All plants respond to different prevailing living conditions of time and place to keep alive, sometimes ending up in unusual shapes. Higher branching of one stem only was observed in this Euphorbia heptagona, seen in stony veld in the Kammanassie.
A complete “personal” history of particular events over a lifetime almost never exists for any plant in the veld. Such a record would have shown an unbroken logical sequence of all earlier growth responses to all impacting conditions, ending in this shape.
Stem base markings indicate where branches had dropped off in picture. This is proof of a very different, more conventional structure the plant had earlier. Plant shape is always a function of time, for growth is a must and life is drama in momentary transformation, at normal speed or in slow motion.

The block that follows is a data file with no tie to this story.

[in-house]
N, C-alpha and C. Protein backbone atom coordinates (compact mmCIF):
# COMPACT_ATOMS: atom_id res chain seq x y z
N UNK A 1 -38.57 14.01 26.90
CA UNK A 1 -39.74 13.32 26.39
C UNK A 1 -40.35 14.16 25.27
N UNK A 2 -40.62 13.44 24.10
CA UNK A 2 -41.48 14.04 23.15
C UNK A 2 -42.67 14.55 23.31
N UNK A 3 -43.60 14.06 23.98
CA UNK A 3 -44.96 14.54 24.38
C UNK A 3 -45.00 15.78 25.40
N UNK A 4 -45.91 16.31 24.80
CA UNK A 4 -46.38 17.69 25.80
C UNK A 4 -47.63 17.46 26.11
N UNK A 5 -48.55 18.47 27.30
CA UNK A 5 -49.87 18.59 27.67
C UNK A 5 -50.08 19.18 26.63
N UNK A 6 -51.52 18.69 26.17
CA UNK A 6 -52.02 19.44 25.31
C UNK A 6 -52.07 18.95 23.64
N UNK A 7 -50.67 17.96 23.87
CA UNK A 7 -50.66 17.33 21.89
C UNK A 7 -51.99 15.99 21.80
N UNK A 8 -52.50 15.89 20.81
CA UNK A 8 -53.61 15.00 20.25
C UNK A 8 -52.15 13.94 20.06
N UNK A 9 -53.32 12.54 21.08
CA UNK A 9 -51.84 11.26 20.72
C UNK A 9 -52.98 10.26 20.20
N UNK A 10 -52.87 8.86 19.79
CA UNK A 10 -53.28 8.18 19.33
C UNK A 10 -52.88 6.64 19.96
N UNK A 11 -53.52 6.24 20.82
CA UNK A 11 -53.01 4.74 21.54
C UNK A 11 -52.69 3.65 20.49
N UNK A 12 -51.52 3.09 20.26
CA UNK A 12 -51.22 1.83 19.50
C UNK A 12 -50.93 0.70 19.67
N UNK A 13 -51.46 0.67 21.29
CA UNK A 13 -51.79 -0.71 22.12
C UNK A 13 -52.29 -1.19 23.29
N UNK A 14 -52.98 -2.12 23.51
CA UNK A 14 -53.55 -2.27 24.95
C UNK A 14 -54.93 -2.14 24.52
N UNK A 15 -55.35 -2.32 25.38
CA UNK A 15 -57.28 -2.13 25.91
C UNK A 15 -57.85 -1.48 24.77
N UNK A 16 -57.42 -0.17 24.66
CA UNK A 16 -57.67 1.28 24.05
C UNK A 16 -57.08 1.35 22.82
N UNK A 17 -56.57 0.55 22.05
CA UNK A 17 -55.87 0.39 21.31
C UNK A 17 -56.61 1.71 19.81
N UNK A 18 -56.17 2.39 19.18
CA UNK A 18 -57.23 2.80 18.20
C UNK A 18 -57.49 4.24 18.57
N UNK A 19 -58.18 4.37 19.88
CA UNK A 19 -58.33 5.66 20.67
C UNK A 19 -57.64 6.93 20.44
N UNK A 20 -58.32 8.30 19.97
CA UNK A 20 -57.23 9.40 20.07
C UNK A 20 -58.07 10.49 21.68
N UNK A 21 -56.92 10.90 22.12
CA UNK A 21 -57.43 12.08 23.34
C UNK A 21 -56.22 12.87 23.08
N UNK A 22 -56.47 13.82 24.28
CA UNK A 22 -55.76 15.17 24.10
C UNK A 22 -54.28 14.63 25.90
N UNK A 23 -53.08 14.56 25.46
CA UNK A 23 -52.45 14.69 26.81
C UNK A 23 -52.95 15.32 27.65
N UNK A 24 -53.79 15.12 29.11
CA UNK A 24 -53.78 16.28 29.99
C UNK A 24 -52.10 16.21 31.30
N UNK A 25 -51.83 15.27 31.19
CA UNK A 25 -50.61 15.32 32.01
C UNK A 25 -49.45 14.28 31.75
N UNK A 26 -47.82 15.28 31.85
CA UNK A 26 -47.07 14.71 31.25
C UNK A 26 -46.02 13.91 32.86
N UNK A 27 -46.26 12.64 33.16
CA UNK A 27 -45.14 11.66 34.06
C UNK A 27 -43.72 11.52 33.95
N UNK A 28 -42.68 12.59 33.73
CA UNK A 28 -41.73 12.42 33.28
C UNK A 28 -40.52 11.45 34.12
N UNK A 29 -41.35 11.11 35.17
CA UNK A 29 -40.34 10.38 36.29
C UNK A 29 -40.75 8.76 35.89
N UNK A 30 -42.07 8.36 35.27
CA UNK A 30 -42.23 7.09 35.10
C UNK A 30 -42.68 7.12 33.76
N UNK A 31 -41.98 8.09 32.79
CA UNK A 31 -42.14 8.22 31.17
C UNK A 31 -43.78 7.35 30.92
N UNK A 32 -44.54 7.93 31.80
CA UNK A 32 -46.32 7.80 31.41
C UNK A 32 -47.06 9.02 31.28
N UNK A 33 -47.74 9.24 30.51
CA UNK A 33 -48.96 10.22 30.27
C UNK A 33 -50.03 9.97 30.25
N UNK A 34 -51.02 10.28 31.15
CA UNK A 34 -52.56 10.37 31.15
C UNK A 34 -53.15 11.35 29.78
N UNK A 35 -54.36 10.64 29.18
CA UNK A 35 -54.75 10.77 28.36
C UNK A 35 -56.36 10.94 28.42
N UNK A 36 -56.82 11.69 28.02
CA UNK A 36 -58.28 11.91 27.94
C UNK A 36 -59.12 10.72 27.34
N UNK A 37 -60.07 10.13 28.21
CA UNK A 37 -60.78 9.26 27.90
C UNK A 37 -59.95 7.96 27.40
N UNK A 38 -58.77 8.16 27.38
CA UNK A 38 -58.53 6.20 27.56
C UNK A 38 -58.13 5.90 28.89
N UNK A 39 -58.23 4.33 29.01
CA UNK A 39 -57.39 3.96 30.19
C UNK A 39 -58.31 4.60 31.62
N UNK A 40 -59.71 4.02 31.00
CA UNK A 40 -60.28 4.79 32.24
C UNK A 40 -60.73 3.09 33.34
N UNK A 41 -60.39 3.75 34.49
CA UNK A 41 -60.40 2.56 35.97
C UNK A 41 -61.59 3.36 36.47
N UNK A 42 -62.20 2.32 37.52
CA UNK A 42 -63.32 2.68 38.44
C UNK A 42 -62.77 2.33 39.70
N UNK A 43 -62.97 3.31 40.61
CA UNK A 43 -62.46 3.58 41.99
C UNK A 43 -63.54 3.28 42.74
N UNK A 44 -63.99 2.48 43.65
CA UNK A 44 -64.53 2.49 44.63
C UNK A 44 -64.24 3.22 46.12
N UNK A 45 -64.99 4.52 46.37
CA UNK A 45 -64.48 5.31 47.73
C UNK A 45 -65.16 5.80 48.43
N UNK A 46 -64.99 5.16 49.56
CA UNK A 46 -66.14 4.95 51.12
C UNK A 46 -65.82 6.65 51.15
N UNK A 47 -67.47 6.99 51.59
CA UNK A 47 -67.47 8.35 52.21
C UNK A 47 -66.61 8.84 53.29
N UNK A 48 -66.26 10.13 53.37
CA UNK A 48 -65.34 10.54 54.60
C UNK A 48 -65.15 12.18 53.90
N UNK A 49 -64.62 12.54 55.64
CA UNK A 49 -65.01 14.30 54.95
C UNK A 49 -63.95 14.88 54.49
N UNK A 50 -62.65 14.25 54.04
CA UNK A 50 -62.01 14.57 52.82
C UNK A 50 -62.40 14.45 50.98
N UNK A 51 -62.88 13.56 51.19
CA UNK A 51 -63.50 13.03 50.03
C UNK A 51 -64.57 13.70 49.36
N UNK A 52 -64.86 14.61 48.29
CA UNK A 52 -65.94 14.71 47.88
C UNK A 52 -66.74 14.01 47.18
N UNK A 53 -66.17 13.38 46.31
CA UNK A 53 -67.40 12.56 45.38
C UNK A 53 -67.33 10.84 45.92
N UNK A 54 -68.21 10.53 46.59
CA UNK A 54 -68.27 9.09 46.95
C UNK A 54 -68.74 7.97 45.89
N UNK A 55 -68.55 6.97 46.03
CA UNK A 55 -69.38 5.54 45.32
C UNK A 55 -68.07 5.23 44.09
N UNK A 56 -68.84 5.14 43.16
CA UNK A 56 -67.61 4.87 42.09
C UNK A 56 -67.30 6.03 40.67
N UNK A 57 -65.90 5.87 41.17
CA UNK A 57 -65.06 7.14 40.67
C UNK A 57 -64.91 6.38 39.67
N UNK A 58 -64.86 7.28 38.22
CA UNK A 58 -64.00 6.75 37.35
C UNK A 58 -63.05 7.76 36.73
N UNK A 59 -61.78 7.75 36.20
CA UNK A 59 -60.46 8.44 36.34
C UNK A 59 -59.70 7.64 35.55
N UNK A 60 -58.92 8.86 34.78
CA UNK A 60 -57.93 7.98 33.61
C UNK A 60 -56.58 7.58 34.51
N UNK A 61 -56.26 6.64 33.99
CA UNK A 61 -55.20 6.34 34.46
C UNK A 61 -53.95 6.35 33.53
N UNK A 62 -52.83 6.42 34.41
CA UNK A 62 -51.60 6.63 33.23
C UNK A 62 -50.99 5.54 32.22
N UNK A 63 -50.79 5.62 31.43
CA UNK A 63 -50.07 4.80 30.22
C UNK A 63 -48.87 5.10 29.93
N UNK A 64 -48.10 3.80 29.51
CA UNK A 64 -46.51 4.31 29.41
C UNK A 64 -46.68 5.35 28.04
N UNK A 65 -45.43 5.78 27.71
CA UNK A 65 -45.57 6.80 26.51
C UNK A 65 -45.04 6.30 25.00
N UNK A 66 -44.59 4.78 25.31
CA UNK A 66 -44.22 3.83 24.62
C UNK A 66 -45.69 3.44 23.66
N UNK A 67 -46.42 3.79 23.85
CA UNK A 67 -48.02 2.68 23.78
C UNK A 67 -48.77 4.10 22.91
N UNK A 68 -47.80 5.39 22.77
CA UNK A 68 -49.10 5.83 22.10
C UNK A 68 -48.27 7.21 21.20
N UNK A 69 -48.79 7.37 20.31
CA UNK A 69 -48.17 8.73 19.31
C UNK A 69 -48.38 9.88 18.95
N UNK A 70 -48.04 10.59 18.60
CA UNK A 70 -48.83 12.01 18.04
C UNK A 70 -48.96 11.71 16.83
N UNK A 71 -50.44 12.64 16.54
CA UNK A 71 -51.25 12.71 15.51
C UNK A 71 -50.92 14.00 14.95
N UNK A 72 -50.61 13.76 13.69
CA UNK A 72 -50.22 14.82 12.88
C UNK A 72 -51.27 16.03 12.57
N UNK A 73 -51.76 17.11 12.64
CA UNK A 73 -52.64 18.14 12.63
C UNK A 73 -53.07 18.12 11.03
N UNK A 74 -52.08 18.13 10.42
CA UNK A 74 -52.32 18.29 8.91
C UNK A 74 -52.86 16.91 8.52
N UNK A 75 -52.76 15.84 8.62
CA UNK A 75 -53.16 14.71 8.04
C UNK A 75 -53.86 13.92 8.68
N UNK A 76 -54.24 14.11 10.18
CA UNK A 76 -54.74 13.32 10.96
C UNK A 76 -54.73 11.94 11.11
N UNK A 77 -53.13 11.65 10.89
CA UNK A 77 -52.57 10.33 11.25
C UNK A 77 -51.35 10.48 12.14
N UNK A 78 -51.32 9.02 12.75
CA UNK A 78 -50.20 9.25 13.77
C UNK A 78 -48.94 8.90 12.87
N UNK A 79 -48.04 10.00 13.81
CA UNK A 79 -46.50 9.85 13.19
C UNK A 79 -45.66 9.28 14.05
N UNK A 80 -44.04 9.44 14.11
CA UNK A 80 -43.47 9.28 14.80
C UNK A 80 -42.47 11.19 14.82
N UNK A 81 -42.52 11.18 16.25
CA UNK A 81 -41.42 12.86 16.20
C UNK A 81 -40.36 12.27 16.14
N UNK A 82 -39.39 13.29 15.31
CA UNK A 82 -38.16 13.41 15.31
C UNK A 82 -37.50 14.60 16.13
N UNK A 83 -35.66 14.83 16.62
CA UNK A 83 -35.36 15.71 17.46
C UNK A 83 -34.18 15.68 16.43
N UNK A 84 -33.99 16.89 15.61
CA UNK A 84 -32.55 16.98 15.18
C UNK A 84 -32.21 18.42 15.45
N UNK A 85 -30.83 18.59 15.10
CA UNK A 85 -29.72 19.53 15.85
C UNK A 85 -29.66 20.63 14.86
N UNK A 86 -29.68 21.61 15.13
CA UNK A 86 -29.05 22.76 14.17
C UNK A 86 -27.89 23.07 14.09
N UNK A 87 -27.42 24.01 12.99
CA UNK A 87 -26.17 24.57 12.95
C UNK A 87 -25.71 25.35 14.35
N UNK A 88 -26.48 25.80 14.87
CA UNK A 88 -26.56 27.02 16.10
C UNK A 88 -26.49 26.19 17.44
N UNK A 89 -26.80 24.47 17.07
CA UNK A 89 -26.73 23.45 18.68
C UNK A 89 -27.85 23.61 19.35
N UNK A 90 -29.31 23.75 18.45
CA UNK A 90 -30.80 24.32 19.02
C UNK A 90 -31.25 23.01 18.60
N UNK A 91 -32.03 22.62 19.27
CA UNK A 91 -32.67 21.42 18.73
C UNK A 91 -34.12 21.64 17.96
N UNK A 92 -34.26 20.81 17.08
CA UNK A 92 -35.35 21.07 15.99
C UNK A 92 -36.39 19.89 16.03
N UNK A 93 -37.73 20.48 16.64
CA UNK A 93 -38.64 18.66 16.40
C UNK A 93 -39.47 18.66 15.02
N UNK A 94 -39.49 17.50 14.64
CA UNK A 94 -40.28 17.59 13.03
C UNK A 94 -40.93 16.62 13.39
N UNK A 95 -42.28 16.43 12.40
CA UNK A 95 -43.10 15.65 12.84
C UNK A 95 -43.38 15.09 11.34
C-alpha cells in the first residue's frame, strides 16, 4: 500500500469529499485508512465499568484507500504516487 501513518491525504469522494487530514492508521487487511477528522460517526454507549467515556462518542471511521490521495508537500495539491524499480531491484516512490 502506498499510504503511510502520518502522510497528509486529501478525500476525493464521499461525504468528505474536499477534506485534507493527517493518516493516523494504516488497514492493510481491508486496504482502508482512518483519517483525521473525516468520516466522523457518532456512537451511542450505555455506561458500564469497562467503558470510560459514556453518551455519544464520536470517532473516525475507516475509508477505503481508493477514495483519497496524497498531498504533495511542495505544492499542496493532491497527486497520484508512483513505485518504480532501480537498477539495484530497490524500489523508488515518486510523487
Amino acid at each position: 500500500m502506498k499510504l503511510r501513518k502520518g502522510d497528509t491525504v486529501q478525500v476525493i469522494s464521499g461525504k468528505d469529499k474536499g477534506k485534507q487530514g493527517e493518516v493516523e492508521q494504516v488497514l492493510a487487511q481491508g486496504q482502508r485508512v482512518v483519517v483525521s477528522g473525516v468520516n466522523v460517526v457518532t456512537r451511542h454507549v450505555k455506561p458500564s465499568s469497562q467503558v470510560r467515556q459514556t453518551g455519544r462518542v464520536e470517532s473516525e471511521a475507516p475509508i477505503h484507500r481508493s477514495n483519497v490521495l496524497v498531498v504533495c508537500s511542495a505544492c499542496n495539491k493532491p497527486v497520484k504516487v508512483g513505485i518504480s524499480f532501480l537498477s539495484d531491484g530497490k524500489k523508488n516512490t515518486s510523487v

Identity, or that which one is, remains stable in some respects, as well as changes dynamically in others, in all the becoming of a lifetime. The species determines the range of possibilities. Wordsworth's "the child is father of the man" is a thought-provoking paradox, also in the world of plants.
Fluctuating fortunes impact on the resultant appearances of every era or life phase of every specimen uniquely. This brings another paradox: specific uniformity contrasts with individual differences and ultimately uniqueness.
In other words, every plant continually keeps alive and reproduces as best it can. To achieve this, it uses the inherent potential of its species for as long as it can, with no deviation from best usage of its opportunities at all times. This is true amidst evidence of particular outcomes in appearance not shared with its mates; the impact of the environmental variables, and variable they are!
The statement is a botanical version of the adage that life happens while we’re making other plans. Or not, for where’s the mastermind in a plant?